far more numerous and have a larger stake in the country than our own British community. The latter numbers only 24,000, whereas there are 56,000 Greeks, 40,000 Italians, and 21,000 French, to name only the most important", now that the Germans and Austrians have practically disappeared with the war. All these communities, including our own, may comprise some very dubious elements, but taken altogether they.display a high standard of industry, and enterprise, and business capacity, and it is they who have built up the whole of the external and a large part of the internal trade of Egypt, and given an exchange value to her immense agricultural wealth in the markets of the world. They have grown steadily since the British Occupation in 1882, and though some of them may not have much love for us, and we have at times found them extremely unaccommodating, they have relied as much as our own people upon the maintenance of British control as the chief and, indeed, essential guarantee for their safety. They generally distrust the Egyptians, as many Englishmen do, and though they may be more inclined than we are to treat them with an outward show of easy familiarity, they betray at times a contempt and dislike for them which very few Englishmen entertain. If they criticise British methods of control it is not because they consider them too forceful, and if they believed there was any real prospect of our withdrawal from Egypt they, and probably their Governments, would protest vigorously against it as a gross betrayal of common European interests.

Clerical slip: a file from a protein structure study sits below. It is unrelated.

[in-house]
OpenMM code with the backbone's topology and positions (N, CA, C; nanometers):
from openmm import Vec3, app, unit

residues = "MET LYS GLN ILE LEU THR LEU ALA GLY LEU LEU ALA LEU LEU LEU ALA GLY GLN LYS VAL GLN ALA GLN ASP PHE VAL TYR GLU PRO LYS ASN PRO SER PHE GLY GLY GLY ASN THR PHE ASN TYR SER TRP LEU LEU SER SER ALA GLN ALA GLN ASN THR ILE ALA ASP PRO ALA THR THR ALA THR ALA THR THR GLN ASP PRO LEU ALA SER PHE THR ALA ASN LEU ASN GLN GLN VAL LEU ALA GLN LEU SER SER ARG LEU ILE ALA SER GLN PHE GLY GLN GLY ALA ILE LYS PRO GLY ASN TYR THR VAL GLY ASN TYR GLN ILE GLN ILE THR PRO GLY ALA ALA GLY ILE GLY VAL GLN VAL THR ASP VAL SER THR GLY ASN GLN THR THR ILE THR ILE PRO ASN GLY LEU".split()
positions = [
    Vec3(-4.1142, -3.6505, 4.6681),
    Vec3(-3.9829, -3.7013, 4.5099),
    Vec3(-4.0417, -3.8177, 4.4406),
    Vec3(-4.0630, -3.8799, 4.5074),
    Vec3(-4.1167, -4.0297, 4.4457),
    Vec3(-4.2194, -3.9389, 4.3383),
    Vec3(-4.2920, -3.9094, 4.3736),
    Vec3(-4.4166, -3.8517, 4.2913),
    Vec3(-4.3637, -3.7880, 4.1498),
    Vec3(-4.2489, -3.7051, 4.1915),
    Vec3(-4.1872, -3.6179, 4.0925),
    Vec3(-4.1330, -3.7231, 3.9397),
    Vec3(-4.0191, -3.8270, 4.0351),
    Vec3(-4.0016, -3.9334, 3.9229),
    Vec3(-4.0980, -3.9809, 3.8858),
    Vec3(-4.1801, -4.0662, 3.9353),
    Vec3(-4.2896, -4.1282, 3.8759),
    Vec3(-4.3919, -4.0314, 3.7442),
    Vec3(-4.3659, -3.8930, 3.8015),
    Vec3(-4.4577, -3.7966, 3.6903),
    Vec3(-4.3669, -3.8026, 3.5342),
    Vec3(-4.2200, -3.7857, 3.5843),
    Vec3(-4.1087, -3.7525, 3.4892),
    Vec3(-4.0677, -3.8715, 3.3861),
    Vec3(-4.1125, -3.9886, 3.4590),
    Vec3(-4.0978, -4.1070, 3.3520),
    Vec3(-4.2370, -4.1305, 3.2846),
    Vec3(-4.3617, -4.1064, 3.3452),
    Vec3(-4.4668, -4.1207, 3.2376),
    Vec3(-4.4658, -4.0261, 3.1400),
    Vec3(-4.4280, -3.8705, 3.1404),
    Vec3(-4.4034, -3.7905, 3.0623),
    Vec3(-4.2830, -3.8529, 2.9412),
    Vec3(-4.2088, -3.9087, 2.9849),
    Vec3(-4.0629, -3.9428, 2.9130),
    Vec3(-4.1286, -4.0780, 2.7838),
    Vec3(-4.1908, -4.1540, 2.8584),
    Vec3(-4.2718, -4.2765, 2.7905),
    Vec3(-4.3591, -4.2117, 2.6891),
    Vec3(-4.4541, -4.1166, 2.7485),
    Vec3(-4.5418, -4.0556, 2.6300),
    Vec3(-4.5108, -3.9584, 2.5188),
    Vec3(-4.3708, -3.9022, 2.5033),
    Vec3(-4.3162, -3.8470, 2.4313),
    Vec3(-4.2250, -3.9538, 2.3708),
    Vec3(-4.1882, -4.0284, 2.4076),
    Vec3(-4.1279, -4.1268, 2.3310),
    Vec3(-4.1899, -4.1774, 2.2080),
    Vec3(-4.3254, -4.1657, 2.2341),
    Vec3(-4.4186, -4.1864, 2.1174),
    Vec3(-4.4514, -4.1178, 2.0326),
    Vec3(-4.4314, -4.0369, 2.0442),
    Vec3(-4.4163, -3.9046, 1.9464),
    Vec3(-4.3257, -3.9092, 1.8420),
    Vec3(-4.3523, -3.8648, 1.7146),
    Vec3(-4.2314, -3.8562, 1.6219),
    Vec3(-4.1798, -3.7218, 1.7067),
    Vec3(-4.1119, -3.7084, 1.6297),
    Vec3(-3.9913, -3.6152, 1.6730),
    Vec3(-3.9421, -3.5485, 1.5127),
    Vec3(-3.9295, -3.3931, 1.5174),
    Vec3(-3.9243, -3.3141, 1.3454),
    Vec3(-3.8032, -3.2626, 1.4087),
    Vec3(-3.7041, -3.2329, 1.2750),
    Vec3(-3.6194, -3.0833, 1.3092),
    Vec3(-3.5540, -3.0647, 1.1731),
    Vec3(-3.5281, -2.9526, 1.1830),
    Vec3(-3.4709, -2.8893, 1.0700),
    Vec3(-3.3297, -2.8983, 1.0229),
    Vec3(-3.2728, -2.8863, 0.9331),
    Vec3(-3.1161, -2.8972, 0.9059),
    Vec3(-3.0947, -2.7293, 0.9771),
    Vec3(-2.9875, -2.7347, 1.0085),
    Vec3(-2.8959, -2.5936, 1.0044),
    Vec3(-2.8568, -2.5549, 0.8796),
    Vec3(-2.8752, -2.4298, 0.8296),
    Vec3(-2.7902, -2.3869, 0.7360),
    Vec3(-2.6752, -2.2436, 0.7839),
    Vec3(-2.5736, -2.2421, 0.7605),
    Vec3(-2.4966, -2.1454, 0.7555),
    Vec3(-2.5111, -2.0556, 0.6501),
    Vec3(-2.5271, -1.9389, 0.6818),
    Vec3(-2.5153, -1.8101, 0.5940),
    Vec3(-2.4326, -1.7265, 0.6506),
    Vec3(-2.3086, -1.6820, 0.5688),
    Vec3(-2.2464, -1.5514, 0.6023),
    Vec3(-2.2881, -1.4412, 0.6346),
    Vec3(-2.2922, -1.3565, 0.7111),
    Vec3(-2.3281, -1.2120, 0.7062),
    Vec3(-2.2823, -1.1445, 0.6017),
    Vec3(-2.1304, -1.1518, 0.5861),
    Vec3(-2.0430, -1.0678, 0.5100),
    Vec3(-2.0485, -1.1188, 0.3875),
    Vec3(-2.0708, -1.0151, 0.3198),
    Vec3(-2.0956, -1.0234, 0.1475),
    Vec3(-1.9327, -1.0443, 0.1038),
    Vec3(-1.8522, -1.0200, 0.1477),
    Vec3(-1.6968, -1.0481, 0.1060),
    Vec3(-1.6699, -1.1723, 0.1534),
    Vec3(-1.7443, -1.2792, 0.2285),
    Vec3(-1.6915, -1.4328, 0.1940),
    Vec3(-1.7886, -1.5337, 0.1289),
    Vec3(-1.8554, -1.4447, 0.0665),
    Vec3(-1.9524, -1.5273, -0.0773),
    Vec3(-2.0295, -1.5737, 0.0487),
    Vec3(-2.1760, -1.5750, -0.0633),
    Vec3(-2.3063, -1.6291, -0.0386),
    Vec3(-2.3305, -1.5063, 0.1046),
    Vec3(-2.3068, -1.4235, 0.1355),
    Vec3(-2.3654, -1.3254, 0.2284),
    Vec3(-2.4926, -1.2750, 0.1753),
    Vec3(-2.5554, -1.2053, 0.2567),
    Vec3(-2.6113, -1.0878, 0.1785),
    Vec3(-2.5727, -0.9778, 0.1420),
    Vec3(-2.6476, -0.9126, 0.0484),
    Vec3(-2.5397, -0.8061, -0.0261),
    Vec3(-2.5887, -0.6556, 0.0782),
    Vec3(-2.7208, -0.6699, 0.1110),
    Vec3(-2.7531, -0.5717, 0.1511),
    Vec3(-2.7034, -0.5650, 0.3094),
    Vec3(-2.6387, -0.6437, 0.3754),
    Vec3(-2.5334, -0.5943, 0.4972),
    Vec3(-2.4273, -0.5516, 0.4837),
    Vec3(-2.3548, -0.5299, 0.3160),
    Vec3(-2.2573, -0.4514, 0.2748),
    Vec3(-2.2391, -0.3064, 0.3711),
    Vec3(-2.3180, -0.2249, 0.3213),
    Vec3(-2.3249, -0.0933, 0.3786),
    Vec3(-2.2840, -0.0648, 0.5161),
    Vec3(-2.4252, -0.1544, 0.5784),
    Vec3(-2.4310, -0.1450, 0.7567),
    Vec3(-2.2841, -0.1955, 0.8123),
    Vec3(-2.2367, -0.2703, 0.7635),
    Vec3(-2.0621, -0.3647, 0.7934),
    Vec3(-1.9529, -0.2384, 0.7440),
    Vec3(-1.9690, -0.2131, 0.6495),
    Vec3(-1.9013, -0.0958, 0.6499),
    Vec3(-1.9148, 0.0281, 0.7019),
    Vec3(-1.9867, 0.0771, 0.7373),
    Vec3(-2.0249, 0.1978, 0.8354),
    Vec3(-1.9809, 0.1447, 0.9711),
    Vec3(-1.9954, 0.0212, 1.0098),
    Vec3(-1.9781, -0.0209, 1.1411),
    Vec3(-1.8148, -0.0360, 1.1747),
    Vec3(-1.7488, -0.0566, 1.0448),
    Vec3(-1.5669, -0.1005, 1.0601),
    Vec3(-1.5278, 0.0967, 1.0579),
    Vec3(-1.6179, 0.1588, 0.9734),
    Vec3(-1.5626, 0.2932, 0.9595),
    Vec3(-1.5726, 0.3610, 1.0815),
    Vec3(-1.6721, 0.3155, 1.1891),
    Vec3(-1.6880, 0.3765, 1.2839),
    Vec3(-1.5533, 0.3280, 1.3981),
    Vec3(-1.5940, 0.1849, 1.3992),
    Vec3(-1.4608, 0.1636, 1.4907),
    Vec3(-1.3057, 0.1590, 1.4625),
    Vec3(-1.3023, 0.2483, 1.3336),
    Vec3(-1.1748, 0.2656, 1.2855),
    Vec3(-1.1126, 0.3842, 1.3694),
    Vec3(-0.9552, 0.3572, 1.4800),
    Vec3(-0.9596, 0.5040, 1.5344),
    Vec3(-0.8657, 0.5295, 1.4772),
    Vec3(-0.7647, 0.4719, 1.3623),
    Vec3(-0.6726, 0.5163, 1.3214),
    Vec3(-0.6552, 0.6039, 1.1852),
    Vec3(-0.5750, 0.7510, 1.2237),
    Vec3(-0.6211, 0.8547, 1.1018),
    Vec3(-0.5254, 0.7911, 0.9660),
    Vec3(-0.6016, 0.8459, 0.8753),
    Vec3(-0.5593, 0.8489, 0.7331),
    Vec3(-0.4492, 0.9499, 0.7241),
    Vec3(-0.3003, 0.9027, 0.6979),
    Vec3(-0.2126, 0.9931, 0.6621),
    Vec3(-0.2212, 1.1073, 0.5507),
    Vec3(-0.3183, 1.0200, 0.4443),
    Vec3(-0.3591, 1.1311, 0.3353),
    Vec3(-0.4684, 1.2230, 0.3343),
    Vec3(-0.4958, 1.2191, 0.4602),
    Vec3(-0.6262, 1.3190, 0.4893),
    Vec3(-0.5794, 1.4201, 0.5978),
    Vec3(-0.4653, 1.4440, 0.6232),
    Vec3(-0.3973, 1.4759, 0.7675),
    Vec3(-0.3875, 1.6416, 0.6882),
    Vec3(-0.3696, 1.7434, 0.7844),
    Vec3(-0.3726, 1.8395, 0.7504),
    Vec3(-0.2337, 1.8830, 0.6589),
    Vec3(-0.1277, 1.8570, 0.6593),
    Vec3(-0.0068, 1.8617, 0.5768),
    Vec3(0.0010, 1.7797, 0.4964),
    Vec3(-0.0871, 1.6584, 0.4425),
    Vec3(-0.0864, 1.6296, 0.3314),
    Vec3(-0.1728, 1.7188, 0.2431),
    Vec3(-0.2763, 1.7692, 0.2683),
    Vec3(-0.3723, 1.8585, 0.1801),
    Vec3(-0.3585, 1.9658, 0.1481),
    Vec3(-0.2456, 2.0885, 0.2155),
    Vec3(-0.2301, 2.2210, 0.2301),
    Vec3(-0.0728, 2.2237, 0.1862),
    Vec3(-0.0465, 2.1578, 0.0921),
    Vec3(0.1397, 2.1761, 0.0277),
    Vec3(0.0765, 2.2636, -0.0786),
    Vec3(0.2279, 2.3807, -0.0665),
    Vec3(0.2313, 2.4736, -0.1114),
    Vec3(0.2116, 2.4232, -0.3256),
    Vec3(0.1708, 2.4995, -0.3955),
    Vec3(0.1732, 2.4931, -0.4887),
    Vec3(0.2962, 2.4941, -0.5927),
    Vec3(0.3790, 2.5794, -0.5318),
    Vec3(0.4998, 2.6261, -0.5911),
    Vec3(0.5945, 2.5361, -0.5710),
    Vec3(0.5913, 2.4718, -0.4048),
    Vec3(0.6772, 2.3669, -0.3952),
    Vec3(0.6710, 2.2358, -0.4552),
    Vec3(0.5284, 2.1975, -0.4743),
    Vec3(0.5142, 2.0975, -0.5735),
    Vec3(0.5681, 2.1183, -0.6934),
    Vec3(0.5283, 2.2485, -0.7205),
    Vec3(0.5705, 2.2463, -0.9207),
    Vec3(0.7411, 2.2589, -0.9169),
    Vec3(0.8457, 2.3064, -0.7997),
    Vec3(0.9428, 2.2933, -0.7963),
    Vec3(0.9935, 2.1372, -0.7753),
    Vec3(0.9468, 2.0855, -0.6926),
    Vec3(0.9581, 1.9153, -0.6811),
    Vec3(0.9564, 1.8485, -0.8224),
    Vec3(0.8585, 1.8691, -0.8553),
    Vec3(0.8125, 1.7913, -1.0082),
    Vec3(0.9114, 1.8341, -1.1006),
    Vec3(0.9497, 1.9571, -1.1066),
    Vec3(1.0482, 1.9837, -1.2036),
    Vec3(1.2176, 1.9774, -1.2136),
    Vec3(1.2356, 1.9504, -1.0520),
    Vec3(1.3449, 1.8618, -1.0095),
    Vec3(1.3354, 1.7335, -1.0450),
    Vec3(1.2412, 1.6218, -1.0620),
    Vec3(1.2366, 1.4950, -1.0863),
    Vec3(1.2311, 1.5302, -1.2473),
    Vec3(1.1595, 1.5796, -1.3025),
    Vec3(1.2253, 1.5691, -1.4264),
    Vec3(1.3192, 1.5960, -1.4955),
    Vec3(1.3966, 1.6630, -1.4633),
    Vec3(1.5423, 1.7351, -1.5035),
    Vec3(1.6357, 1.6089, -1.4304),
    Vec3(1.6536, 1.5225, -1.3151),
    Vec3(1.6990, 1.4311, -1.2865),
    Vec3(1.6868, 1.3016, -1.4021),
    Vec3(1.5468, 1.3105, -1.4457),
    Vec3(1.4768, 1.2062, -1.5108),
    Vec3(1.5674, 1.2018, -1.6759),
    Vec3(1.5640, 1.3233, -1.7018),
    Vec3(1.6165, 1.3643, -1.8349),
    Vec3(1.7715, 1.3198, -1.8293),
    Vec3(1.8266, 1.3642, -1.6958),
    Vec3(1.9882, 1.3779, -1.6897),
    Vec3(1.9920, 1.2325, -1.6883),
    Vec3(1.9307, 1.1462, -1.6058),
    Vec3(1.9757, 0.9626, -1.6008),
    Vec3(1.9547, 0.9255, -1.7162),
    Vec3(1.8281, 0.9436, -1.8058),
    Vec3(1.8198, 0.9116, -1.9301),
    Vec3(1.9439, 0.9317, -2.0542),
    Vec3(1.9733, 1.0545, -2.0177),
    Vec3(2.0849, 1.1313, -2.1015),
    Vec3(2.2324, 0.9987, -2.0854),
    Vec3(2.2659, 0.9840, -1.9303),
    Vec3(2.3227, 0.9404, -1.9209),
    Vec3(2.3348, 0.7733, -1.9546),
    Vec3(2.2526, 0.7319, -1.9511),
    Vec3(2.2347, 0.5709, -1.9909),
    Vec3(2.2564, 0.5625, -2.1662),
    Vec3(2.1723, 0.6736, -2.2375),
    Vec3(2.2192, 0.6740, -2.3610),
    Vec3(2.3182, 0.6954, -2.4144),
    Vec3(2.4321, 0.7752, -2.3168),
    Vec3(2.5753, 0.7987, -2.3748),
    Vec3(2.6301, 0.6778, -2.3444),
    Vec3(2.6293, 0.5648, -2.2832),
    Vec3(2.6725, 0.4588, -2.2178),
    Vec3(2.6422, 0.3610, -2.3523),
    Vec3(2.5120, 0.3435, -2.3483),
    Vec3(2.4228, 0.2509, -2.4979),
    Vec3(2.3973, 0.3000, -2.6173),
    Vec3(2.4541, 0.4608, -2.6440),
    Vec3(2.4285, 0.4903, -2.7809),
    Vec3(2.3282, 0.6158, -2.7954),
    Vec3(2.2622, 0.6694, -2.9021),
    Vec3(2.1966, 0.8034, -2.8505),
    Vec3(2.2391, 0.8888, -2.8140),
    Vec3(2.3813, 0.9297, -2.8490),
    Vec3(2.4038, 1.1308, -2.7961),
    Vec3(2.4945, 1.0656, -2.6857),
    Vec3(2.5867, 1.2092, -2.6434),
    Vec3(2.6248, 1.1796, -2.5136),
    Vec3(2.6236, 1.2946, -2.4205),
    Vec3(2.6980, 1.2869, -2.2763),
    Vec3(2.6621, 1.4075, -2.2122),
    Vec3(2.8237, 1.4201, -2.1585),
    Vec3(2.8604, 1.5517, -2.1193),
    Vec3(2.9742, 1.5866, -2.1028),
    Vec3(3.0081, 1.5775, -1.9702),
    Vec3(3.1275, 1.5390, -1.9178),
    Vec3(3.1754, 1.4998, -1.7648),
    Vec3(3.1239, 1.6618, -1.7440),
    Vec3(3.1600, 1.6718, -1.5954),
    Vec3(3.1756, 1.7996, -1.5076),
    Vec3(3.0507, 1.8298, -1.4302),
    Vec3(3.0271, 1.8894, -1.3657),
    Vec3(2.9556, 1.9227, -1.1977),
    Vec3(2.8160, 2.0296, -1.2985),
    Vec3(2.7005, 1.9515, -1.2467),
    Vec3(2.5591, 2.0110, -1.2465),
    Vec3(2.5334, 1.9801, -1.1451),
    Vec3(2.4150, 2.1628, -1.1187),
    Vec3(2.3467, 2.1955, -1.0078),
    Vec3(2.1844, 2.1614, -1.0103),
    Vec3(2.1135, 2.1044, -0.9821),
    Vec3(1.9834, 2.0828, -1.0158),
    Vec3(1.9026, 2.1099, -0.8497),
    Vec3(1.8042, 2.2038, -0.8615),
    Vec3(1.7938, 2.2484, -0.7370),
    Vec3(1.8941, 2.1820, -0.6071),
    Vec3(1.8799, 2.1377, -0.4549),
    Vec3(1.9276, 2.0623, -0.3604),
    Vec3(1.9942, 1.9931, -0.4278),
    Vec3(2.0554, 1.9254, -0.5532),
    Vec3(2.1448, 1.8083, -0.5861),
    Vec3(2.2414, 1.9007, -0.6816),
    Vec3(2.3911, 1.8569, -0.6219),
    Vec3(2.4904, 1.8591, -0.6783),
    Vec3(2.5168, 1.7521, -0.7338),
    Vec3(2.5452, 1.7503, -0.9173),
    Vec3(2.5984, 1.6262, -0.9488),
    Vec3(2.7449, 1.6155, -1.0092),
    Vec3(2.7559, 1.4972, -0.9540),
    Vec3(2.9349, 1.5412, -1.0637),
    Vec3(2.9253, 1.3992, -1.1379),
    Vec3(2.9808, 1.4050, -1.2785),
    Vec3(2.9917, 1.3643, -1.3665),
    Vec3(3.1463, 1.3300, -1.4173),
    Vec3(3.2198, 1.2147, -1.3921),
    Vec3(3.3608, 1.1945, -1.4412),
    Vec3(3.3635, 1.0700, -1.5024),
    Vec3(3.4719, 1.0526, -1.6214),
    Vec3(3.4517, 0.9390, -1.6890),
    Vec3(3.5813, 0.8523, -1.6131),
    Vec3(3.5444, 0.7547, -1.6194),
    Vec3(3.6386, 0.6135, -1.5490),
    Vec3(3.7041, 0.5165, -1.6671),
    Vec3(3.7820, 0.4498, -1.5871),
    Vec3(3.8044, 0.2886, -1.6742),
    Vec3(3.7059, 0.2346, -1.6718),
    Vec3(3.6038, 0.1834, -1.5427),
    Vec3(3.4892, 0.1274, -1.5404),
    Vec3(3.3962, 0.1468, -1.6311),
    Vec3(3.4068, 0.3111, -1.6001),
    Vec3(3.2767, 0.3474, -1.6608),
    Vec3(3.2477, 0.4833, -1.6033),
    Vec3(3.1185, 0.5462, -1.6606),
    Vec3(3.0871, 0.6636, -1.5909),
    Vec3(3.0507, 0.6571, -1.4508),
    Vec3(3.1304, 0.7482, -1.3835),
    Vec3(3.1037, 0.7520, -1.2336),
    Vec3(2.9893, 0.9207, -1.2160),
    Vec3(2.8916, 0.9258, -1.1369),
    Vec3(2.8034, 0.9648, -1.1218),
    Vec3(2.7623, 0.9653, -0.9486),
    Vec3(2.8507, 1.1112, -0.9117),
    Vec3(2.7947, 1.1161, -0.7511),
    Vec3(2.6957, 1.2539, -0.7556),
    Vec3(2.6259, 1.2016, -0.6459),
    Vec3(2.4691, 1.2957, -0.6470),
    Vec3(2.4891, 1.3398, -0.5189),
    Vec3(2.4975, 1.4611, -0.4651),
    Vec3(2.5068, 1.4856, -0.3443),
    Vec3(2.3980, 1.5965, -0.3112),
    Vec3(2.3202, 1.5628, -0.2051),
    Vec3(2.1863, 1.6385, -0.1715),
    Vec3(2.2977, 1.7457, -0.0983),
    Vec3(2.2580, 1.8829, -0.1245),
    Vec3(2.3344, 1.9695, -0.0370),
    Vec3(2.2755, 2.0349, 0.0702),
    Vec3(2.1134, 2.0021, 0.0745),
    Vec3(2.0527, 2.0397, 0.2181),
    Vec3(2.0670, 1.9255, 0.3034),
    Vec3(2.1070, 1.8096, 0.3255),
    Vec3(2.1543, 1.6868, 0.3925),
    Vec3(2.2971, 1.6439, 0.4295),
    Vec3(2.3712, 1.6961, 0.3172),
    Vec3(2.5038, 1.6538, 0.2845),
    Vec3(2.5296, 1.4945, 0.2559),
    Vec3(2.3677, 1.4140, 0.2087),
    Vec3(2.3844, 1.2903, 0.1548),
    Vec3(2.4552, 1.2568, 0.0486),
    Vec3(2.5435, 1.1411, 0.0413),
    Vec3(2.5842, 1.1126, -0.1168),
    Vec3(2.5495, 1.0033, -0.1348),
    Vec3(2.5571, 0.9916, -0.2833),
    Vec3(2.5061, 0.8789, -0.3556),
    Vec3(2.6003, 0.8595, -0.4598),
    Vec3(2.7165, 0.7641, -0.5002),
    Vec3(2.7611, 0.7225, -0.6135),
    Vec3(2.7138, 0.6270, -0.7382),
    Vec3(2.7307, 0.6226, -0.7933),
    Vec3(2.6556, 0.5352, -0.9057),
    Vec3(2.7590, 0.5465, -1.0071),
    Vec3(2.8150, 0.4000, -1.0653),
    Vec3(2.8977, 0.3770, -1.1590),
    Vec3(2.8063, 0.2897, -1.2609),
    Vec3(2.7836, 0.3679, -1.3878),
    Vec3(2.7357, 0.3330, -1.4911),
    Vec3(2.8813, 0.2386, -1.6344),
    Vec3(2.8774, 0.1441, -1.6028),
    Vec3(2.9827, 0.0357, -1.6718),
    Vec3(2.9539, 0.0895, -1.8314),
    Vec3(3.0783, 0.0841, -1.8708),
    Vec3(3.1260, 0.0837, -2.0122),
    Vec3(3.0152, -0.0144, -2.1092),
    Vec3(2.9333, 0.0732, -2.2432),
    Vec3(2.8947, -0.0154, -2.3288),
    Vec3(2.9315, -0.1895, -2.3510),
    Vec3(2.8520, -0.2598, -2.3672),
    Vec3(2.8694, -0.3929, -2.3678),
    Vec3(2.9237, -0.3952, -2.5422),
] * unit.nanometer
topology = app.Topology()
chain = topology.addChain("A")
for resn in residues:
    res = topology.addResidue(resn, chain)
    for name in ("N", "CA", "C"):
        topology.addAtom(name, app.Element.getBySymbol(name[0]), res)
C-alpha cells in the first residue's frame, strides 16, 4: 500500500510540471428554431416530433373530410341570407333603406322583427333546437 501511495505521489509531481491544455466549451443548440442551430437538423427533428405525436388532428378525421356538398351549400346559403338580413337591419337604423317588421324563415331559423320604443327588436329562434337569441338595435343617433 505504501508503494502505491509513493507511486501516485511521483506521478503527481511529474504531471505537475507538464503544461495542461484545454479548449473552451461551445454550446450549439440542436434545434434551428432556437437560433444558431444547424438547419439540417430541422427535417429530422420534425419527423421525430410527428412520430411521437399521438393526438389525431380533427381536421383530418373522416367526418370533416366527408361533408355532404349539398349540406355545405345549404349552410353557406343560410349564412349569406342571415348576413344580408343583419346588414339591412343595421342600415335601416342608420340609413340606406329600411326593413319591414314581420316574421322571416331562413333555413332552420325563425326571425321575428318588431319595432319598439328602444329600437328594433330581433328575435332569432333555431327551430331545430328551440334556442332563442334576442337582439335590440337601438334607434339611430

That the Nationalist leaders are anxious to propitiate them at any cost has been shown by their remarkable change of front in regard to the Capitulations. Perhaps the most genuine of Egyptian grievances against England has been her failure to secure any real abatement of these oppressive servitudes. Yet now, when we are definitely and formally pledged to take up the question of the Capitulations, and are in a much stronger position to overcome the opposition of other Powers to any serioustry out of which it makes its living. Several of these communities arehave gone far to remove the sense of bitterness. After all the Syrian expedition would have been scarcely feasible without Egyptian labour and Egyptian supplies, and some expression of gratitude would not have marred its glory. But the saving word was never spoken ; and the payments due from the military authorities continued to lag for months behind, and the ugly past towns, the Central Government merely making certain